Cloth Diaper Myth Busters

BY: Shannon Griffith, owner of Green Diaper Babies, cloth diaper delivery service of Chicagoland.

cloth diapers

I’m sure you’ve heard it come up in your group of friends: CLOTH DIAPERS.  You know your “hippie” friends who have tried it and loved it; but there are also your friends who are clearly not interested.  Perhaps you find yourself deterred from trying cloth diapers or are just on the fence.  There are many thoughts as to why one should not cloth diaper: maybe it’s your partner’s lack of interest, or the “ick” factor, or time and energy that you know you don’t have.  I’m here today to “bust” a few myths about clothing diapering. I’ll be sharing four of my most favorite myths to help build your confidence in your choice to cloth diaper, or at least give you a few talking points to help you in your world of being a new parent!

 

“Diapers are so expensive!  Cloth diapering especially, $20 for one diaper!”

Yes, it’s true, there are $20 cloth diapers and even cloth diapers that cost more than that; however, they are not a one-time use diaper.  The great benefit of cloth diapers, whether the top of the line or more basic diaper, cloth can be worn multiple times!  A disposable diaper, which can range from $0.20/diaper to $1.25/diaper, is for one-time use.  Regardless of disposable diaper brands, each diaper is only used once and then thrown away.   Reuse is a grand benefit of a cloth diaper and therefore saving you money!  An average newborn will need around 100 diapers a week.  For three years an average child can use 7,500 disposables!1  But in three years, a child can be diapered in 80 or fewer cloth diapers. When thinking about purchasing cloth diapers or utilizing a cloth diaper service, you can be encouraged that there can be budget savings!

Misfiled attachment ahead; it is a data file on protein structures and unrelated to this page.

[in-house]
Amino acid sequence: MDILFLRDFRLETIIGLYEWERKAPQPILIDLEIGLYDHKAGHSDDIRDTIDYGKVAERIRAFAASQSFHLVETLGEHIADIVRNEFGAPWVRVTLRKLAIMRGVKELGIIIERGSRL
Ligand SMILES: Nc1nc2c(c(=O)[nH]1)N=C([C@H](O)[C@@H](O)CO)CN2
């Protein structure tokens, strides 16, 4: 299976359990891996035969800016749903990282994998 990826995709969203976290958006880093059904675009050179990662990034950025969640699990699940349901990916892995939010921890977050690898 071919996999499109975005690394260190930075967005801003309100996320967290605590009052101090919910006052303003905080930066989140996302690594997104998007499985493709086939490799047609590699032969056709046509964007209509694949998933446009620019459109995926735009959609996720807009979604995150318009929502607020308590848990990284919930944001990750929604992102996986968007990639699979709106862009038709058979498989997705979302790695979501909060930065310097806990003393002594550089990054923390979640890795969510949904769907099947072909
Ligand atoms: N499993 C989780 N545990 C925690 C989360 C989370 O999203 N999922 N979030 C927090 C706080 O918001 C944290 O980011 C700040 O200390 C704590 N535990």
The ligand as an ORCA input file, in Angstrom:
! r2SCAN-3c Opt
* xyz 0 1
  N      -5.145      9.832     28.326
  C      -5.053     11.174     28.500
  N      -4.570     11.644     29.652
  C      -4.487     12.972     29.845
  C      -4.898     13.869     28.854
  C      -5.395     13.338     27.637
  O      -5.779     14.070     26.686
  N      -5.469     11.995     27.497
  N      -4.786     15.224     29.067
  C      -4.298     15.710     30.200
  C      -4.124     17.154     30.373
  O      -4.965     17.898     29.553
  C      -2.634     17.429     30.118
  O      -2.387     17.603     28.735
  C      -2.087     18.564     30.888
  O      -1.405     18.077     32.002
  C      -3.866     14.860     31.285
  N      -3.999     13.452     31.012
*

Plus a child in cloth diapers potty trains on average 6 months sooner than that of a child in disposables… this clearly is a bonus moms and dads!

 

“That’s so much work!!”

There’s not enough hours in the day, no more room on your honey-to-do list, and now you have a baby, so the last thing you need is one more thing to do.  The secret: cloth diapering doesn’t have to be difficult!  If you are choosing to wash your diapers at home, it will add an extra couple hours to your laundry a week, but modern cloth diapering doesn’t require hours of soaking or difficult scrubbing!

Did you know that there are cloth diaper delivery services?  These companies do all of the dirty work for you; weekly delivery of clean diapers to your home and picking up your dirties. No more late-night runs to the store because you’ve ran out of disposables; no constant emptying of the plastic, smelly diaper pail full of dirty diapers; no dirty work at all!!  The service provides the diapers, cleaning services, and delivery; offering you a convenient and cost-competitive alternative to disposables.

 

“Gross, no way!”